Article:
Given the present-day banking scandals that regularly hit the headlines, Fatal Forgery does what all good historical fiction should do and mirrors our current time with an event in the past: in this case, a banking scandal of 1824. When Constable Samuel Plank is sent to arrest the prominent banker Henry Fauntleroy a mysterious case of forgery unfolds. The prosecution seems very clear-cut, especially as the banker is happy to plead guilty, and this is what troubles constable Plank, as he attempts to unravel why the banker has committed this crime so openly, especially as forgery carried a death penalty at the time.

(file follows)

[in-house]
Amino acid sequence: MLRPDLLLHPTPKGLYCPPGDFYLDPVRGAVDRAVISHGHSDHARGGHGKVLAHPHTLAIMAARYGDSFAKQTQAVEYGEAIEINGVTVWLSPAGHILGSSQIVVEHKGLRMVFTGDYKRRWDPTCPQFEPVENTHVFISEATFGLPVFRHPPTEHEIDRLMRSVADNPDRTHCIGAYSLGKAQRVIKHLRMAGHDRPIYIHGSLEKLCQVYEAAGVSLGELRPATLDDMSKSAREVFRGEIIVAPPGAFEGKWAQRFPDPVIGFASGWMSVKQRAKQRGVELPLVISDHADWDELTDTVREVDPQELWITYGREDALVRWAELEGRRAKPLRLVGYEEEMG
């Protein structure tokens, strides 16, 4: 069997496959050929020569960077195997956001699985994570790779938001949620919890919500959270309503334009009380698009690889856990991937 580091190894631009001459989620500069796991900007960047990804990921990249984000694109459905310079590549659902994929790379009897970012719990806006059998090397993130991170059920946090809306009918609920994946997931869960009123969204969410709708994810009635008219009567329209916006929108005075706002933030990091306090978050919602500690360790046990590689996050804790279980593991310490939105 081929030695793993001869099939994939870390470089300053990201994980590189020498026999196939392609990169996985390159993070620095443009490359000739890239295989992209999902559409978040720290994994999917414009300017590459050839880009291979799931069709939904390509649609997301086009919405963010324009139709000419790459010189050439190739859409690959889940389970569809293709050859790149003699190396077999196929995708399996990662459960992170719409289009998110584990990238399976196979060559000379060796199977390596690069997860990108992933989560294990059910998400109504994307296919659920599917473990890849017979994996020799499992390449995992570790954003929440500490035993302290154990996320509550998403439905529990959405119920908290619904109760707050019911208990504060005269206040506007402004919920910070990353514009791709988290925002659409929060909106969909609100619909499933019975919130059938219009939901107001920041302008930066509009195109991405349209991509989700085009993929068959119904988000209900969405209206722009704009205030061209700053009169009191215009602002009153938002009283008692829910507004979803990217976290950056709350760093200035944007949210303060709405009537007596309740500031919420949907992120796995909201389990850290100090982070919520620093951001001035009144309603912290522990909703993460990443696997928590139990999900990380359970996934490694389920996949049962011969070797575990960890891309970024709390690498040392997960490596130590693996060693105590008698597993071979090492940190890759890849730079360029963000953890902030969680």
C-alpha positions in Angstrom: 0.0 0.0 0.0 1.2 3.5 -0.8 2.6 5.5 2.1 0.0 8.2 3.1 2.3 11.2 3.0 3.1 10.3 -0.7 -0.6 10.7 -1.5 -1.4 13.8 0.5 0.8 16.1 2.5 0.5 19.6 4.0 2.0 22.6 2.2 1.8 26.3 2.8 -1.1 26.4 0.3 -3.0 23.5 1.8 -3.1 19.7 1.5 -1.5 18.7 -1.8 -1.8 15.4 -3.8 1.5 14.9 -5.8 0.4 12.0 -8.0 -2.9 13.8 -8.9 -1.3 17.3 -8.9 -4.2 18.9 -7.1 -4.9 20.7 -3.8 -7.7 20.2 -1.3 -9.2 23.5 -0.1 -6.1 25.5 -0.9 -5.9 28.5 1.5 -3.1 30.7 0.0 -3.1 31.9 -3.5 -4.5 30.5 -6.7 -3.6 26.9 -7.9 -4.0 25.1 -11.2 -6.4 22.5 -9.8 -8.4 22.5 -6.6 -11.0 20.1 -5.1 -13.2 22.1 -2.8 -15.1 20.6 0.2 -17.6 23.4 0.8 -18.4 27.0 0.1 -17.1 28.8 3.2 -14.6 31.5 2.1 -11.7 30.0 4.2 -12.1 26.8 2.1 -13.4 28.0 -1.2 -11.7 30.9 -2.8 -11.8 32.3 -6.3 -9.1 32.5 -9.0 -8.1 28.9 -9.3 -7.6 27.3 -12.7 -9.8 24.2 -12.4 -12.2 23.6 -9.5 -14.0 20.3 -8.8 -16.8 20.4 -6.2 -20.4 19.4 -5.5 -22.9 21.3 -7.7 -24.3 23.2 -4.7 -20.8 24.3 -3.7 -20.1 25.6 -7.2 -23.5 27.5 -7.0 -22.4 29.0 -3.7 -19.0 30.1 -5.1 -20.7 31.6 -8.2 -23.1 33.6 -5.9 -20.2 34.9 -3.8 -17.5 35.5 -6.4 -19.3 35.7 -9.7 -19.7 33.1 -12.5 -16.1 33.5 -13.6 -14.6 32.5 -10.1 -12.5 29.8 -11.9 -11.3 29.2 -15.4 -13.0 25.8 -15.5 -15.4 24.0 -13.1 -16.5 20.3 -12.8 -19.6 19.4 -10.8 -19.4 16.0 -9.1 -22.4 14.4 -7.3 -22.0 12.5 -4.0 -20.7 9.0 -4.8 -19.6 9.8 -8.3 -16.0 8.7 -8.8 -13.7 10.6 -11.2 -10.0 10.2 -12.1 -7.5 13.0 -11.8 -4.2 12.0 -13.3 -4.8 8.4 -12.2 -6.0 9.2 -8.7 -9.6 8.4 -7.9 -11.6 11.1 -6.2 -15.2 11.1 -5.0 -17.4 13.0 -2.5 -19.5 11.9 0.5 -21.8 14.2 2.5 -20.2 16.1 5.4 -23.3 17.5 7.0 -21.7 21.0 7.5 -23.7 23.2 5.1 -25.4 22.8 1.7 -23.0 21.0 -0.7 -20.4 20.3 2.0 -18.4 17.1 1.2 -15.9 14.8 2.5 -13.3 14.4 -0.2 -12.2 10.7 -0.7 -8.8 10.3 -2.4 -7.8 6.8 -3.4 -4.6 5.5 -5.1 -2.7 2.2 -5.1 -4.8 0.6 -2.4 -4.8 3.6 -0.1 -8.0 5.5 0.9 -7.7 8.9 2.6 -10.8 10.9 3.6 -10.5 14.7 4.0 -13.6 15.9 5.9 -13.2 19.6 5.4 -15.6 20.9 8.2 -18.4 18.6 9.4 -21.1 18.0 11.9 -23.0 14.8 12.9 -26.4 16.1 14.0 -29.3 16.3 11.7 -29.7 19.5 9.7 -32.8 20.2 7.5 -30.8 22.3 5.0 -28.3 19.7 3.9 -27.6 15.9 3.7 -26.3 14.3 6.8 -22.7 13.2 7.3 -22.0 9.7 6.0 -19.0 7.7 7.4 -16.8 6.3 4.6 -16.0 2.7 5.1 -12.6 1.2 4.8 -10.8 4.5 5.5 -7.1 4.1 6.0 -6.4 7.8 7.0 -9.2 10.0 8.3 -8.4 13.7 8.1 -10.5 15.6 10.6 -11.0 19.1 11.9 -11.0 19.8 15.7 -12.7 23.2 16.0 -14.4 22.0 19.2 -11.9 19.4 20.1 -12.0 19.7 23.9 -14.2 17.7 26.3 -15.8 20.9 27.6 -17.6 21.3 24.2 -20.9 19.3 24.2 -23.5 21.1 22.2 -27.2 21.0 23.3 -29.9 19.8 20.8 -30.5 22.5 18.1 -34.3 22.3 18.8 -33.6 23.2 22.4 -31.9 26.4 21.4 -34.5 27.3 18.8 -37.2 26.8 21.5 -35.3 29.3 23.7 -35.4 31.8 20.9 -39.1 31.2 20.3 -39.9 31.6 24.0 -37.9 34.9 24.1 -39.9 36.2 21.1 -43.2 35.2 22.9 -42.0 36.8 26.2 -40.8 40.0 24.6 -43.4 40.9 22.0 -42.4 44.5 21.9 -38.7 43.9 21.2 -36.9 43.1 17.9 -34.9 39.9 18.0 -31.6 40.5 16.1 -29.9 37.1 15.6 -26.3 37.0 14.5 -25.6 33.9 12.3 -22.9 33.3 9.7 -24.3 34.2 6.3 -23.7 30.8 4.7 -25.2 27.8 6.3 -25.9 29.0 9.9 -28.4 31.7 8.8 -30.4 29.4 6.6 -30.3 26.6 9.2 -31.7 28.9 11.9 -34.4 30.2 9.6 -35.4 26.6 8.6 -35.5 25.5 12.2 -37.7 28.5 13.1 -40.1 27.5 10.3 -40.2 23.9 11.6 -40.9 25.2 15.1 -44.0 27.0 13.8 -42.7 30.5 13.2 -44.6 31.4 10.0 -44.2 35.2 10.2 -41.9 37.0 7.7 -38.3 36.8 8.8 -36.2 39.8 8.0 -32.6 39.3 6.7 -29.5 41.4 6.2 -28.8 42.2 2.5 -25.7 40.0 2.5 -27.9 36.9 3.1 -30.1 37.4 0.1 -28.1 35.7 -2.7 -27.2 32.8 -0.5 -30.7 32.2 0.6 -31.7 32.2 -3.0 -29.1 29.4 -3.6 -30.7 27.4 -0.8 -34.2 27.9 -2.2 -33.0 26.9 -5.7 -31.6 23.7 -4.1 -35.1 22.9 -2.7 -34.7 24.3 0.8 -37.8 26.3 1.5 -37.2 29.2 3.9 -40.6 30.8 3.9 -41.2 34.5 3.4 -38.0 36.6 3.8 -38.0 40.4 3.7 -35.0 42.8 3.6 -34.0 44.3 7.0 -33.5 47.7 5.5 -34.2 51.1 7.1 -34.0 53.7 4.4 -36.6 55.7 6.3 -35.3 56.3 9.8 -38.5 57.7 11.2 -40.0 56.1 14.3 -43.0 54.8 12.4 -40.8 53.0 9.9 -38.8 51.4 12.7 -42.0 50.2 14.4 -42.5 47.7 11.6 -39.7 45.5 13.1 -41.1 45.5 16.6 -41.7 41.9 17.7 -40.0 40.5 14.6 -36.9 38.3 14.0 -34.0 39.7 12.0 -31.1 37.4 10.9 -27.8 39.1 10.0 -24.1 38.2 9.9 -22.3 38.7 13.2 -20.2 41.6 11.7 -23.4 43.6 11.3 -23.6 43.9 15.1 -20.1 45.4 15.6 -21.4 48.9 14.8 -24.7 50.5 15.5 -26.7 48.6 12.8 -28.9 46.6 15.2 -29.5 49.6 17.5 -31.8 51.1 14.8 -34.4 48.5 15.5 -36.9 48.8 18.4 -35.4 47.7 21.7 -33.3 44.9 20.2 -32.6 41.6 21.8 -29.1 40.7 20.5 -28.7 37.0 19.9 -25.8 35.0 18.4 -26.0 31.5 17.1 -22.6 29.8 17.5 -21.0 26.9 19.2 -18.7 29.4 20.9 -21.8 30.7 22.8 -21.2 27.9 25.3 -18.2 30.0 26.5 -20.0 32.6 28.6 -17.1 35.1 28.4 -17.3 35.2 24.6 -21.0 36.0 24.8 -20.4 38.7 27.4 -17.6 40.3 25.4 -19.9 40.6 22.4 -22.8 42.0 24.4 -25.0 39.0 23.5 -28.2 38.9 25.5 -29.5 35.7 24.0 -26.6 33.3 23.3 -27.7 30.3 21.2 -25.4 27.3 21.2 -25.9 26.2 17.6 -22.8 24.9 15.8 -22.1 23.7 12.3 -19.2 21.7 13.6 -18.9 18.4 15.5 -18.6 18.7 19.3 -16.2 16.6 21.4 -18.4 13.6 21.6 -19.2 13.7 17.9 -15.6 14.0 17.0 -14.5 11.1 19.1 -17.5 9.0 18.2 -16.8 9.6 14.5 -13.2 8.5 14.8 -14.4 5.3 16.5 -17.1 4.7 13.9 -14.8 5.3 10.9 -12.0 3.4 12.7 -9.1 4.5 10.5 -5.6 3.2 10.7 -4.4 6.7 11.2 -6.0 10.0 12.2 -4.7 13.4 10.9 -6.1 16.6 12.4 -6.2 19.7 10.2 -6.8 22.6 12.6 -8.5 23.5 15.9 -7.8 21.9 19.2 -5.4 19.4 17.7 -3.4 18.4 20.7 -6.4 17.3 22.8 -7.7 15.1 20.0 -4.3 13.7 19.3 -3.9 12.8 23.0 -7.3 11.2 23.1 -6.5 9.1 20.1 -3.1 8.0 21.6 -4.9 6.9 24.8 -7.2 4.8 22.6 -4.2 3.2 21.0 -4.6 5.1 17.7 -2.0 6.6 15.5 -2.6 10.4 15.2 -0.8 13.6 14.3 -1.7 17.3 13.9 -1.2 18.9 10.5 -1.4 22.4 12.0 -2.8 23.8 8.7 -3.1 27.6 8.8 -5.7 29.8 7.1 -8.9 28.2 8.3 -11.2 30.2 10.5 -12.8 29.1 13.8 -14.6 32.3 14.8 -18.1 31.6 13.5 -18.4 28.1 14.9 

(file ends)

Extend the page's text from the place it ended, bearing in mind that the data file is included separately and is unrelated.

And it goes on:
It was not until after I had finished reading that I discovered this is based on a factual happening, perhaps it would be nice if the author slipped an author’s note in to this effect? The novel shows a depth of knowledge one would expect from the author as she is an anti-money laundering consultant by trade. Susan Grossey manages to weave a tale of mystery and suspense through what could be a very dry subject. With accounts of the justices system of the time and detailed courtroom drama this novel is a good piece of first-time fiction from this author.